TrainingObedience training is absolutely essential! Make sure someone in the home can spend a lot of time training the new dog, especially if it is a puppy. If a child wishes to participate in training, it should be done under the supervision of an adult. In addition, the children in the household will need to be taught how to conduct themselves around dogs.
Age and SizeThink about the ages and activity levels of your children. Toddlers can be knocked over by an awkward, gangly puppy who does not know his own size. Bigger kids could crush a small dog if they are not always careful. You may wish to consider getting an adult dog that has been around children - a puppy needs a lot of extra attention.
PersonalityA family with kids ideally needs an intelligent dog with a good temperament and moderate energy level. Certain breeds may be naturally good with kids. Here are just a few of many dog breeds that tend to do well with children:
- Labrador Retriever or Golden Retriever: These breeds are usually great with kids and pretty smart, but they can be very hyperactive if they do not get enough exercise.
- Poodle: Believe it or not, the Poodle is extremely smart and has a great temperament. Plus, you have a size choice – toy, miniature, or standard. Regular grooming is necessary.
- Bichon Frise: This little cotton-balls breed loves to play, but is not usually too hyper. It is also a small dog, which is perfect for your little humans. Regular grooming is necessary.
- Beagle: These dogs are friendly, clever and not too big, making them very suitable for kids. Though some can be a bit high-strung, they typically respond very well to training.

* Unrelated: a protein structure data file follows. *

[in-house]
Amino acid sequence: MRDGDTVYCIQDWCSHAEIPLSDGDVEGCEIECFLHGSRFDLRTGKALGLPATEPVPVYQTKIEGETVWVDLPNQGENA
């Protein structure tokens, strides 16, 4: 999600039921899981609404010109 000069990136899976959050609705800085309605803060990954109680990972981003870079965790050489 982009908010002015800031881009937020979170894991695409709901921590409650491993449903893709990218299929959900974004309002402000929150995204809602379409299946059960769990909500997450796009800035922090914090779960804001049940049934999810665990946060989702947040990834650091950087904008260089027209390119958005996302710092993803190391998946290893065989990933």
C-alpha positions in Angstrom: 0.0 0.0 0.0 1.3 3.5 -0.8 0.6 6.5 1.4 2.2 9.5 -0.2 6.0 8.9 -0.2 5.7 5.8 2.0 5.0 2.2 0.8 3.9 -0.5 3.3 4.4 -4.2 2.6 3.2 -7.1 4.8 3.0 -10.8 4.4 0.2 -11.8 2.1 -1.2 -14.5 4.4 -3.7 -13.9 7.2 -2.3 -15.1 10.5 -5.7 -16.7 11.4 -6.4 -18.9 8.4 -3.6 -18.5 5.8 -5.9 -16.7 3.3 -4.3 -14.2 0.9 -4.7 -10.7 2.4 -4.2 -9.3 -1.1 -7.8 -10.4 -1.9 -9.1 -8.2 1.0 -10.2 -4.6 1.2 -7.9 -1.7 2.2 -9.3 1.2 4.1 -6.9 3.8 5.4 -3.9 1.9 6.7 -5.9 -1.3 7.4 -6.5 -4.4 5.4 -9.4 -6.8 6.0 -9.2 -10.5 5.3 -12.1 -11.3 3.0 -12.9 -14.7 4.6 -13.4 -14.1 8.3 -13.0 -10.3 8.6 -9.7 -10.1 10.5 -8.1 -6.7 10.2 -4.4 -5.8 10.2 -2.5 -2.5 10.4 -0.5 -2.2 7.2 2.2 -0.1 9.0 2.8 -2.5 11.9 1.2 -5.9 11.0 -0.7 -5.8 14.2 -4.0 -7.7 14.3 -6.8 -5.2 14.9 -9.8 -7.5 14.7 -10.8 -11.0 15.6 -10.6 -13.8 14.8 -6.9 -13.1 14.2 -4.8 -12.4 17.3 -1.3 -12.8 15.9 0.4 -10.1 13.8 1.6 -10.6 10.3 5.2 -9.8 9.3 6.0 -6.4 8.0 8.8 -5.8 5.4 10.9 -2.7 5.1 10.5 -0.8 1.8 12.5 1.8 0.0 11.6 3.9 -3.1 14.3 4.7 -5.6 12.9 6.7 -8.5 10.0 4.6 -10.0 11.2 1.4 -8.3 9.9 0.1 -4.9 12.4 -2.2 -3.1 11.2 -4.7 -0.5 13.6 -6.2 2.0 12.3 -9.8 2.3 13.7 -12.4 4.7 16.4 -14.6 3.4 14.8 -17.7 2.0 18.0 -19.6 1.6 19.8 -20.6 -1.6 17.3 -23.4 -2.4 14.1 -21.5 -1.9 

- Cairn Terrier: These active little dogs seem to have a natural affinity for kids. They can keep up with them and tolerate just about anything, but are still gentle.
- Collie and Shetland Sheepdog: These are both very calm, gentle and tolerant breeds that often do well with children of all ages and sizes - kind of like Lassie.
- German Shepherd Dog: This breed is extremely loyal and protective, but MUST be well-trained. The GSD does have a playful side, especially at younger ages.
- Mixed-breed dogs: Mutts are typically well-balanced and intelligent. Overall, they are truly amazing dogs! Plus, you can save a dog from life in a shelter.
Finding the Family DogWhen it is time to look for a dog, try visiting local rescue groups. Ask about dogs that have been in foster care. Their foster "parents" know and love them. Since they want the dogs to go to the right homes, they tend to be very honest about the dogs' personalities and temperaments. You can ask the rescue workers to guide you towards dogs that fit your kids' lifestyles. If you want a purebred dog, go to a reputable breed-specific rescue. Otherwise, you can go to a general rescue group with a good reputation.
If you choose to get a purebred dog from a breeder, thoroughly research the reputations of multiple breeders. Ask for references and talk to fellow dog lovers in your community. Your vet may also be able to advise you. Once you choose a breeder, spend a lot of time talking about the temperament and socialization history of the pups. A good breeder will know the pups and parents well and share information freely.